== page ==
Our elders have always spoken of the sanctity of Xwe’chi’eXen, Cherry Point. They taught us to protect it for our generation, and for the generations that will come after us. It is a sacred obligation that all Lummi Nation members have, and one that the Lummi Indian Business Council takes very seriously.
On May 9, we celebrated a great victory when the U.S. Army Corps of Engineers denied permits for a shipping terminal at Cherry Point. The Corps recognized that this ancient village site and home to our fishing waters is too important to our schelangen, our way of life, to develop.
Afterward, we wrote to Public Lands Commissioner Peter Goldmark to ask that he follow the Corps’ lead to permanently protect Cherry Point by adding these sacred 45 acres of land to the Cherry Point Aquatic Reserve. In 2000, the Department of Natural Resources (DNR) recognized the area needed protection because of its significance to environmental resources and aquatic lands.
The Corps was clear in its determination that a lease on the site for a terminal would violate Lummi’s treaty rights. There is no longer a need for DNR to consider leasing this “cutout”; it should add the area into the reserve.
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By expanding the reserve, we will take a big step toward permanently protecting the waters and tidelands that are part of our usual and accustomed fishing places. This 45-acre area is protected by the Treaty of Point Elliott of 1855. All federal trustees have an obligation to uphold the treaty rights of the Lummi people and to protect this culturally significant and sacred place.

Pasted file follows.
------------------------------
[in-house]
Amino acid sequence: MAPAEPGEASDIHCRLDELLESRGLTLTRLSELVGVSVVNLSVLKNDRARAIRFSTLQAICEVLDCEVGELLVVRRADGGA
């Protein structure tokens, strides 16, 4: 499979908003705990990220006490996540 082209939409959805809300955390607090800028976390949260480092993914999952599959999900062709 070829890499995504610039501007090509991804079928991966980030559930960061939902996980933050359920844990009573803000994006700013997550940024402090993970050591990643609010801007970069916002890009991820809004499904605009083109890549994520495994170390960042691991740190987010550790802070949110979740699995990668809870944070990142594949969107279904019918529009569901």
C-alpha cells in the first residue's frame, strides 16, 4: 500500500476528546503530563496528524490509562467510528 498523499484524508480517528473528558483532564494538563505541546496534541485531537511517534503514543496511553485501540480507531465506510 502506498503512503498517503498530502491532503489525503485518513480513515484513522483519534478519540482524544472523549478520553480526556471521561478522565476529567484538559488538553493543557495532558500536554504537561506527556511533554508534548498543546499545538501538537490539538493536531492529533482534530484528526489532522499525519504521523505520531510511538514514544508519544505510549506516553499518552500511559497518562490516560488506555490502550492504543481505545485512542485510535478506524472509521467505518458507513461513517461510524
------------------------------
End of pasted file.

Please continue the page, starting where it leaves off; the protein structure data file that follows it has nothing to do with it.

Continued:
Adding these acres to the Reserve also aligns with DNR’s own goals: connecting habitats, sustaining ecological processes and protecting aquatic resources and habitat. Multiple studies conducted during consideration of the Gateway Pacific Terminal showed the potential for significant, negative impacts on the ecology of our area if it were subject to industrial development.
DNR will accept public comments on expanding the Cherry Point Aquatic Reserve until November 18 at firstname.lastname@example.org. We’re asking the public to support this addition.
The Reserve is home to diverse habitat like eelgrass and kelp beds that are important food sources and essential cover for fish and shellfish. It is a rich and productive environment for many marine species, including salmon and crab, that the Lummi people rely on for commercial, ceremonial and subsistence.
Fishing is our life, our cultural practice and an important part of our economy.
As long as leasing these acres to developers remains a possibility, our Lummi values and way of life are at risk. We trust that DNR will do the right thing, follow the Corps’ lead, and expand the Cherry Point Aquatic Reserve in order to protect our treaty rights, our ability to harvest and to maintain our sacred places.
Tim Ballew II is chairman of the Lummi Indian Business Council.